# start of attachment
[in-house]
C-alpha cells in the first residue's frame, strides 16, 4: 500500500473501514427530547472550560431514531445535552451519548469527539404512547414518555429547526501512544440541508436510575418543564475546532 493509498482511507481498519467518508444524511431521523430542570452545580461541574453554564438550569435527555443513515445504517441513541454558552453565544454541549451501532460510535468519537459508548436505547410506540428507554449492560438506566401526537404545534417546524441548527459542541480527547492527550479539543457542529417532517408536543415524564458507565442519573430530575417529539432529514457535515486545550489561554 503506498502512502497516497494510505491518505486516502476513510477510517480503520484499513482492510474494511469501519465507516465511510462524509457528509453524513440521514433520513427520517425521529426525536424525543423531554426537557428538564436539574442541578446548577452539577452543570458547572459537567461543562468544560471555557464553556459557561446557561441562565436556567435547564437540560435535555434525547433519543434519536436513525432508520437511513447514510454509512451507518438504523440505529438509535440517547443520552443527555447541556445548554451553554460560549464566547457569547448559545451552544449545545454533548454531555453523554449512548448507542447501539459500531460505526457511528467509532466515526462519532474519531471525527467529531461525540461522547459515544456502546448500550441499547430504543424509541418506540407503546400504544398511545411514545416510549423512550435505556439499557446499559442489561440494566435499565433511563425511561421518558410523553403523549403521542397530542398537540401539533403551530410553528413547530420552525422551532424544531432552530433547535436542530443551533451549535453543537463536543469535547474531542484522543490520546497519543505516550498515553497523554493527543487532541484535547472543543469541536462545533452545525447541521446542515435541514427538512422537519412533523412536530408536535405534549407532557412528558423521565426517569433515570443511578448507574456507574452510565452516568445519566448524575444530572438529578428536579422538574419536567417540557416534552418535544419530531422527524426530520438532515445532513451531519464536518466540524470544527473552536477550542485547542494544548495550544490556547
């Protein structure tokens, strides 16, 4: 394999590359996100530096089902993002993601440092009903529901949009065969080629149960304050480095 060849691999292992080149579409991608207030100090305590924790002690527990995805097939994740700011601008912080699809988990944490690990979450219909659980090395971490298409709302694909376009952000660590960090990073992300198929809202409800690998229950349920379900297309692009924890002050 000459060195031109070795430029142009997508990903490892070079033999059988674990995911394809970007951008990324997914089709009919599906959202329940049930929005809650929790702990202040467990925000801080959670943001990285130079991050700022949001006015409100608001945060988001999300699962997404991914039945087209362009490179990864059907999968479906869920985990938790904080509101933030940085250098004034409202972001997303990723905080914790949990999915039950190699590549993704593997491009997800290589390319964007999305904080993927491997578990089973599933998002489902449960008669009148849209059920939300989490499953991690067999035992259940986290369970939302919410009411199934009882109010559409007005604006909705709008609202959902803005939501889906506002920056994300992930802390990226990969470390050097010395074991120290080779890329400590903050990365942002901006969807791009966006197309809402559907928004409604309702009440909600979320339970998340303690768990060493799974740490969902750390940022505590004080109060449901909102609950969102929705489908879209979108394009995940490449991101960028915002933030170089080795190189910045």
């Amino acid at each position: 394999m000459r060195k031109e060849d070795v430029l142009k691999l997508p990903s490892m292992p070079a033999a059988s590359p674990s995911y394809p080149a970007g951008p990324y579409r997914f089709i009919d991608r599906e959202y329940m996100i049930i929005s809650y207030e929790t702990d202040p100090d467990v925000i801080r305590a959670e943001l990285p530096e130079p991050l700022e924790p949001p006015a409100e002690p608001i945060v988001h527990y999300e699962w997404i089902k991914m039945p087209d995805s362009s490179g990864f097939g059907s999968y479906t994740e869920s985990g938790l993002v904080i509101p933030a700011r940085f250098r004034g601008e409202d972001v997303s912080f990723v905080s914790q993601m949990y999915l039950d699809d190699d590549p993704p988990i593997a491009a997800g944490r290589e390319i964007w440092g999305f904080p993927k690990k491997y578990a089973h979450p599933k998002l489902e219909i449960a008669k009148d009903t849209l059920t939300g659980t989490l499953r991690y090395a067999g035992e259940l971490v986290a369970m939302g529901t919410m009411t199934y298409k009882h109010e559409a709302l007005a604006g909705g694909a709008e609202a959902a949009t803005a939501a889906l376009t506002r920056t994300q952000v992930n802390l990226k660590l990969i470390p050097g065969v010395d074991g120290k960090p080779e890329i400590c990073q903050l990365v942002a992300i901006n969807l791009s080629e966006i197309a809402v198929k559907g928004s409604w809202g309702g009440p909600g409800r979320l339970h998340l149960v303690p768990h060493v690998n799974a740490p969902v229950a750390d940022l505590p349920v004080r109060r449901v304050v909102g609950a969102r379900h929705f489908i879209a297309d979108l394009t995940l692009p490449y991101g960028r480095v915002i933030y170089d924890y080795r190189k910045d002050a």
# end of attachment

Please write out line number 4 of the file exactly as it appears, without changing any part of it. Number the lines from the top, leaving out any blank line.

């Amino acid at each position: 394999m000459r060195k031109e060849d070795v430029l142009k691999l997508p990903s490892m292992p070079a033999a059988s590359p674990s995911y394809p080149a970007g951008p990324y579409r997914f089709i009919d991608r599906e959202y329940m996100i049930i929005s809650y207030e929790t702990d202040p100090d467990v925000i801080r305590a959670e943001l990285p530096e130079p991050l700022e924790p949001p006015a409100e002690p608001i945060v988001h527990y999300e699962w997404i089902k991914m039945p087209d995805s362009s490179g990864f097939g059907s999968y479906t994740e869920s985990g938790l993002v904080i509101p933030a700011r940085f250098r004034g601008e409202d972001v997303s912080f990723v905080s914790q993601m949990y999915l039950d699809d190699d590549p993704p988990i593997a491009a997800g944490r290589e390319i964007w440092g999305f904080p993927k690990k491997y578990a089973h979450p599933k998002l489902e219909i449960a008669k009148d009903t849209l059920t939300g659980t989490l499953r991690y090395a067999g035992e259940l971490v986290a369970m939302g529901t919410m009411t199934y298409k009882h109010e559409a709302l007005a604006g909705g694909a709008e609202a959902a949009t803005a939501a889906l376009t506002r920056t994300q952000v992930n802390l990226k660590l990969i470390p050097g065969v010395d074991g120290k960090p080779e890329i400590c990073q903050l990365v942002a992300i901006n969807l791009s080629e966006i197309a809402v198929k559907g928004s409604w809202g309702g009440p909600g409800r979320l339970h998340l149960v303690p768990h060493v690998n799974a740490p969902v229950a750390d940022l505590p349920v004080r109060r449901v304050v909102g609950a969102r379900h929705f489908i879209a297309d979108l394009t995940l692009p490449y991101g960028r480095v915002i933030y170089d924890y080795r190189k910045d002050a």